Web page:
“A junkyard for old airships go to die,” Suri said.
The recruits were given packs with meager rations, rope, and a few tools. In addition, they received a tiny metal box with exposed gears that ticked like a clock; on the side was a finger-sized groove.
Taro recognized the runes from somewhere, but couldn’t quite place it.
Suri immediately knew what they were. “Gravidic magistry,” she said.
“Correct,” Ross said. “These will allow you to fall at a slower pace. Count to three and press into the groove.” Ross tilted her glasses and checked at her pocket watch. “We’ll be at the jump site in forty-five seconds.”
The teams lined up on the port and starboard sides of the ship. Taro looked over the edge at the rolling landscape, jagged rocks, and ice fields below. In the distance, the Magisterium towered above the landscape. Its roots spanned in every direction, going through canyons, mountains, and rivers.
Taro felt like he was going to pass out.
Ven took the choice away Taro. He grabbed him by the wrist and pulled Taro over the side. The wind ripped them apart and they tumbled out of control. Taro’s prosthetic kicked Ven so hard that the gravity reducer flew from his hands.
Taro looked up at the Eventide speeding away, and down at the ground fast-approaching. Beside him, Ven was panicking.
“Grab hold!” Taro shouted. Ven reached out and took his hand.
“One,” Taro said. The boys spun and the air currents threatened to pull their arms out of their sockets.
“Two.” Taro clenched the gravity reducer tight.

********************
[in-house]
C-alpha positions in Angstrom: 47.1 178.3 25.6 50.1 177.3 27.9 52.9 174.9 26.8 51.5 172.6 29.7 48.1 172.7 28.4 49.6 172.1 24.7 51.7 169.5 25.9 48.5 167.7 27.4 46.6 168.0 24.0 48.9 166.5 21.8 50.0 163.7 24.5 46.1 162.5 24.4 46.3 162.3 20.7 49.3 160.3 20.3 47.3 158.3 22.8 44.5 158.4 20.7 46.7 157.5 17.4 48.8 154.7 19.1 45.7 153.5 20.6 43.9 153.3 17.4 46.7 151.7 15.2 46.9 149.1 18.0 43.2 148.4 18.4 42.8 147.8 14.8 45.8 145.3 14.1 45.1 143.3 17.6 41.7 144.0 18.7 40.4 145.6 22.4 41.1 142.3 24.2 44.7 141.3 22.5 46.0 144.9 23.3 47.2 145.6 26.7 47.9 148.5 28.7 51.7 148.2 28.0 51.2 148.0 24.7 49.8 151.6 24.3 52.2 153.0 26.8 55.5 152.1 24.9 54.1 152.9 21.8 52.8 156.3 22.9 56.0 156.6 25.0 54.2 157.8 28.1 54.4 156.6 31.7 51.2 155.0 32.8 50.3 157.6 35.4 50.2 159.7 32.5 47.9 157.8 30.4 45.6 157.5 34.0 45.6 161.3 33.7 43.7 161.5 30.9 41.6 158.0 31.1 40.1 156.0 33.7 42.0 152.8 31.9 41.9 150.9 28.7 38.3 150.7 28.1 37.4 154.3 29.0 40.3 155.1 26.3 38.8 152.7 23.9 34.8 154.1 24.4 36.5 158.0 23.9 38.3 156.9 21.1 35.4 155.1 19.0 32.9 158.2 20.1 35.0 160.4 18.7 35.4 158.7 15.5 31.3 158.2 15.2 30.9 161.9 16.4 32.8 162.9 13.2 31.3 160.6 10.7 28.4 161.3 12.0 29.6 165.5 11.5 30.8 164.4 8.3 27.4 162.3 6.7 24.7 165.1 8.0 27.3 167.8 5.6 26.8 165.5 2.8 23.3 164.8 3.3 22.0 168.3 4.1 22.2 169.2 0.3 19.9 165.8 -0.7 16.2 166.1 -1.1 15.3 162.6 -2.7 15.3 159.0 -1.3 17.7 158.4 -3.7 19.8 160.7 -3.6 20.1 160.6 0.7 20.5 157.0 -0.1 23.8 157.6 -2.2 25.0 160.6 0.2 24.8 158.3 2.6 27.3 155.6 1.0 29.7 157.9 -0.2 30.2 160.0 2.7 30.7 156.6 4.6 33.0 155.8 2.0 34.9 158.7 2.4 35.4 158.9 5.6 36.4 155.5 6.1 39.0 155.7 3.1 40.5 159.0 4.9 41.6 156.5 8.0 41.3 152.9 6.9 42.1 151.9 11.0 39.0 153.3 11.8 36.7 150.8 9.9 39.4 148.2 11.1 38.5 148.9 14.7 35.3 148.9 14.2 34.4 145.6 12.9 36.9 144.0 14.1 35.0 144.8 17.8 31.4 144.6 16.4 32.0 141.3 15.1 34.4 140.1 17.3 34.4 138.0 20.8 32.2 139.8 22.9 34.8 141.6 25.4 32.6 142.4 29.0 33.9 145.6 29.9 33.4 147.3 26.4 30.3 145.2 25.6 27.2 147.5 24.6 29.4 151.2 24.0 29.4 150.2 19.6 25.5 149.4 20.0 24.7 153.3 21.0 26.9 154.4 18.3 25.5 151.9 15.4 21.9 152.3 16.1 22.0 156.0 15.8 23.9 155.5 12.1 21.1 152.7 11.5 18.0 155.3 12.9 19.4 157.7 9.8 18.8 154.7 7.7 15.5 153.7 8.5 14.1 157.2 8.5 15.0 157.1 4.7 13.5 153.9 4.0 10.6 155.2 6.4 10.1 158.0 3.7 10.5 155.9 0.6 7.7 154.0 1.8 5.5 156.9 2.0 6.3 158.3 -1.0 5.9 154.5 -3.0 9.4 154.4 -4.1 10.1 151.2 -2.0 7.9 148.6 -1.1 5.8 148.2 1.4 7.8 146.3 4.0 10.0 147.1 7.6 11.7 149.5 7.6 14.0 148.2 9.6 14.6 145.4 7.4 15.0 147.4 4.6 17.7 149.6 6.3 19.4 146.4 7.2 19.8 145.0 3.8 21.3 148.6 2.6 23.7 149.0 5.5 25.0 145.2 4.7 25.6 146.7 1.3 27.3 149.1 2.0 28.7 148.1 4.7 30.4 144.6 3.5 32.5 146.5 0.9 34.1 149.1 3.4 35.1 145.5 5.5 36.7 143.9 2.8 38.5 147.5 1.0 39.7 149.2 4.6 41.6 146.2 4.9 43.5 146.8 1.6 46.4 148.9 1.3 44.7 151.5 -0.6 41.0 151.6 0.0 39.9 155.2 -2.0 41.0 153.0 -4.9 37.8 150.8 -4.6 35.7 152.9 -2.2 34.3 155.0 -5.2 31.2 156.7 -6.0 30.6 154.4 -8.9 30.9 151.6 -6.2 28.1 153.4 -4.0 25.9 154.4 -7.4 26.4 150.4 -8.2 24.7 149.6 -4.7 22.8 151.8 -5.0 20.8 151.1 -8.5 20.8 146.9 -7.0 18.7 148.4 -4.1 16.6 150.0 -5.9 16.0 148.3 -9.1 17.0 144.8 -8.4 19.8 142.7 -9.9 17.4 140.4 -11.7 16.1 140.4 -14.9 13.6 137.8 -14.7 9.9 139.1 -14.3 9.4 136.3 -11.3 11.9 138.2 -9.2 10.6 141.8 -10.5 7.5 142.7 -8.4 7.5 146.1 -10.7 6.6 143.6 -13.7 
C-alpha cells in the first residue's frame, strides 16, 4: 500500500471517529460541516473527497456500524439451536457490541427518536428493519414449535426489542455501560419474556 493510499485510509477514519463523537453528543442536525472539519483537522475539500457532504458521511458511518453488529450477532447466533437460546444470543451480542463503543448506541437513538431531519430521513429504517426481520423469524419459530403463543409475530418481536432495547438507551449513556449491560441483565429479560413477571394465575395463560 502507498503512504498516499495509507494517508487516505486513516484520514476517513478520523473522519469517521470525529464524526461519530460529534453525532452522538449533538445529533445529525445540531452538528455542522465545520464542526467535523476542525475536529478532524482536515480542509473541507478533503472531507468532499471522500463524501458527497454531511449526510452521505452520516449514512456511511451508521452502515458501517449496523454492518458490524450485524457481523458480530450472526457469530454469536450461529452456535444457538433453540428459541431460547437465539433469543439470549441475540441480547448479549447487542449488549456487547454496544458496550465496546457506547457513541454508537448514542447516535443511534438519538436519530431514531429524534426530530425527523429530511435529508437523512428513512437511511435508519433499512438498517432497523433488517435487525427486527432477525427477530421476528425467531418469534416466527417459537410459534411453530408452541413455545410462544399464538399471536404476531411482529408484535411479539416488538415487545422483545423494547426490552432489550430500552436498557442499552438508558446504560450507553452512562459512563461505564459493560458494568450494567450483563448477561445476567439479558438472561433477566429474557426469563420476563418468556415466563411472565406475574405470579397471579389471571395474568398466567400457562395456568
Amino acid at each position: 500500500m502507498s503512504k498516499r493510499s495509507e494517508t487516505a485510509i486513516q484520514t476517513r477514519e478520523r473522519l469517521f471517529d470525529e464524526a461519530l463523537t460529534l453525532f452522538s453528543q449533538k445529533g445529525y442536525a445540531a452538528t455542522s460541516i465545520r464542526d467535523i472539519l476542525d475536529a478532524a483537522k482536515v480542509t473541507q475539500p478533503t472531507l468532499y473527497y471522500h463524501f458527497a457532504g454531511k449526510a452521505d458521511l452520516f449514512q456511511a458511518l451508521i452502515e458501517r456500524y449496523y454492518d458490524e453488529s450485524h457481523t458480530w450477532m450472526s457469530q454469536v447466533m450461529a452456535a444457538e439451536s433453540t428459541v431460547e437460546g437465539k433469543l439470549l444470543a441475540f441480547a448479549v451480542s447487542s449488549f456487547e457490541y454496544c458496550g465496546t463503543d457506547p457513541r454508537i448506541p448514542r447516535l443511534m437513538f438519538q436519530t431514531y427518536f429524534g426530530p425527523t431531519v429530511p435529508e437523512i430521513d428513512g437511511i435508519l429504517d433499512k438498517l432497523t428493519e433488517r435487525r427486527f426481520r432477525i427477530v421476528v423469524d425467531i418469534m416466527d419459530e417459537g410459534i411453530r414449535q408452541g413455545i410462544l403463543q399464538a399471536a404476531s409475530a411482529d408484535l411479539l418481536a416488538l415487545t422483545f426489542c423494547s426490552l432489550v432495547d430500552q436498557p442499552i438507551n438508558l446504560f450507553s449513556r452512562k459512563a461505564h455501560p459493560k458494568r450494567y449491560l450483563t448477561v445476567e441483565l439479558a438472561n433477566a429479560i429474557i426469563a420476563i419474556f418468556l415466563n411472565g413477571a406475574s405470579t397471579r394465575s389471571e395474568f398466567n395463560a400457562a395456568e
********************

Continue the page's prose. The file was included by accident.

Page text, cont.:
“Three.” Taro closed his eyes and pressed down. There was a tremendous rush of air and their decent slowed, but they were still falling much faster than the others.
“It can’t take two people,” Ven said.
“Then this is going to be rough, hold on!”
They smacked into snow and tumbled wildly into the side of an icy ravine. Taro’s brain rattle in his skull. The world spun, his bones ached, but he was alive.
The other recruits gently touched the ground and ran to help.
“Are you alright?” Suri asked, patting him down and checking his limbs.
Taro tightened the straps on his prosthetic. “Spectacular.”
Ven rubbed his shoulder. “Oh, I’m fine too Suri, thank you for asking.”
“I knew you’d be okay, I saw you land on your head.” Suri helped Taro up and brushed the snow off his back. “We need to get inside or we’re going to freeze to death.”
The end of the Magisterium root was enormous. They marched towards the ruins through two feet of snow. Taro struggled to keep up with the others and Ven kept a slower pace so the group wouldn’t overtake him.